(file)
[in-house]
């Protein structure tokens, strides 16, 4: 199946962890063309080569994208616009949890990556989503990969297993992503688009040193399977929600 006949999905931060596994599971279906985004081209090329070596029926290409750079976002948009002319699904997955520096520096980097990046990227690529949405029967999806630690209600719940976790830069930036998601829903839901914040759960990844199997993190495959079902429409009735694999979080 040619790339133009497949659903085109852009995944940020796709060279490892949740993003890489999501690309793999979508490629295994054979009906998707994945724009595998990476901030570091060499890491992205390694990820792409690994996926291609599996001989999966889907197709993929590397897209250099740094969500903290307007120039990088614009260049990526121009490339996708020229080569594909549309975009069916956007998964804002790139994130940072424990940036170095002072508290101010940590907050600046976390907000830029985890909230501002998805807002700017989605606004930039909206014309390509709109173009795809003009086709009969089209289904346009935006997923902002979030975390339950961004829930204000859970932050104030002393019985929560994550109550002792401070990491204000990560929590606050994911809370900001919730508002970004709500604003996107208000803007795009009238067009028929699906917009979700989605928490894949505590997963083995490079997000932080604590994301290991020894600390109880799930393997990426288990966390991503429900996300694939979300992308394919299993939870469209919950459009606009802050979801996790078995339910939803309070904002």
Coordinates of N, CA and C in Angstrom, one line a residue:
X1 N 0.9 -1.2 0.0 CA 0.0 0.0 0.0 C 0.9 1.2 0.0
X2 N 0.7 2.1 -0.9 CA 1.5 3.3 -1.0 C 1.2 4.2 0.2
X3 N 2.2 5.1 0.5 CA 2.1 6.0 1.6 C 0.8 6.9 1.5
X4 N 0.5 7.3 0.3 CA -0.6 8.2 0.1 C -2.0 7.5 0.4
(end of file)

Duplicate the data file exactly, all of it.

[in-house]
């Protein structure tokens, strides 16, 4: 199946962890063309080569994208616009949890990556989503990969297993992503688009040193399977929600 006949999905931060596994599971279906985004081209090329070596029926290409750079976002948009002319699904997955520096520096980097990046990227690529949405029967999806630690209600719940976790830069930036998601829903839901914040759960990844199997993190495959079902429409009735694999979080 040619790339133009497949659903085109852009995944940020796709060279490892949740993003890489999501690309793999979508490629295994054979009906998707994945724009595998990476901030570091060499890491992205390694990820792409690994996926291609599996001989999966889907197709993929590397897209250099740094969500903290307007120039990088614009260049990526121009490339996708020229080569594909549309975009069916956007998964804002790139994130940072424990940036170095002072508290101010940590907050600046976390907000830029985890909230501002998805807002700017989605606004930039909206014309390509709109173009795809003009086709009969089209289904346009935006997923902002979030975390339950961004829930204000859970932050104030002393019985929560994550109550002792401070990491204000990560929590606050994911809370900001919730508002970004709500604003996107208000803007795009009238067009028929699906917009979700989605928490894949505590997963083995490079997000932080604590994301290991020894600390109880799930393997990426288990966390991503429900996300694939979300992308394919299993939870469209919950459009606009802050979801996790078995339910939803309070904002």
Coordinates of N, CA and C in Angstrom, one line a residue:
X1 N 0.9 -1.2 0.0 CA 0.0 0.0 0.0 C 0.9 1.2 0.0
X2 N 0.7 2.1 -0.9 CA 1.5 3.3 -1.0 C 1.2 4.2 0.2
X3 N 2.2 5.1 0.5 CA 2.1 6.0 1.6 C 0.8 6.9 1.5
X4 N 0.5 7.3 0.3 CA -0.6 8.2 0.1 C -2.0 7.5 0.4